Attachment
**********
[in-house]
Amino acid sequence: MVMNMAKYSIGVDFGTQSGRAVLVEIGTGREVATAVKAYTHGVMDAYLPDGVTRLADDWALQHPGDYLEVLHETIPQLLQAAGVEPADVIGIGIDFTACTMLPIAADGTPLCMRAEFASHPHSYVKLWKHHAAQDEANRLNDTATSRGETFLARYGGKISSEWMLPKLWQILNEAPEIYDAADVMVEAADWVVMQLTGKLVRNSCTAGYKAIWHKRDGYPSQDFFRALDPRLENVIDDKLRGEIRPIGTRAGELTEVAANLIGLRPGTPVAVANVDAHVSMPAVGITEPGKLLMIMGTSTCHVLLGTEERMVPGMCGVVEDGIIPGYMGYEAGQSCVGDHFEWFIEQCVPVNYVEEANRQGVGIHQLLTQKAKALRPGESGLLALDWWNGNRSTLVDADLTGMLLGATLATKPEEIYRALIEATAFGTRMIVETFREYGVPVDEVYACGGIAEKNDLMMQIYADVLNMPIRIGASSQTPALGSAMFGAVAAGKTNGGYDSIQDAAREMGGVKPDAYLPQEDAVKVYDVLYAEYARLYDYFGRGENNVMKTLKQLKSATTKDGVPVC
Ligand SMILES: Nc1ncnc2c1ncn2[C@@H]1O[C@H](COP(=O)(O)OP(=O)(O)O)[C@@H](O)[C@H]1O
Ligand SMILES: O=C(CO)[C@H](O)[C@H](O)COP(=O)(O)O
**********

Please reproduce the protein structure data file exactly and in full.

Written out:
[in-house]
Amino acid sequence: MVMNMAKYSIGVDFGTQSGRAVLVEIGTGREVATAVKAYTHGVMDAYLPDGVTRLADDWALQHPGDYLEVLHETIPQLLQAAGVEPADVIGIGIDFTACTMLPIAADGTPLCMRAEFASHPHSYVKLWKHHAAQDEANRLNDTATSRGETFLARYGGKISSEWMLPKLWQILNEAPEIYDAADVMVEAADWVVMQLTGKLVRNSCTAGYKAIWHKRDGYPSQDFFRALDPRLENVIDDKLRGEIRPIGTRAGELTEVAANLIGLRPGTPVAVANVDAHVSMPAVGITEPGKLLMIMGTSTCHVLLGTEERMVPGMCGVVEDGIIPGYMGYEAGQSCVGDHFEWFIEQCVPVNYVEEANRQGVGIHQLLTQKAKALRPGESGLLALDWWNGNRSTLVDADLTGMLLGATLATKPEEIYRALIEATAFGTRMIVETFREYGVPVDEVYACGGIAEKNDLMMQIYADVLNMPIRIGASSQTPALGSAMFGAVAAGKTNGGYDSIQDAAREMGGVKPDAYLPQEDAVKVYDVLYAEYARLYDYFGRGENNVMKTLKQLKSATTKDGVPVC
Ligand SMILES: Nc1ncnc2c1ncn2[C@@H]1O[C@H](COP(=O)(O)OP(=O)(O)O)[C@@H](O)[C@H]1O
Ligand SMILES: O=C(CO)[C@H](O)[C@H](O)COP(=O)(O)O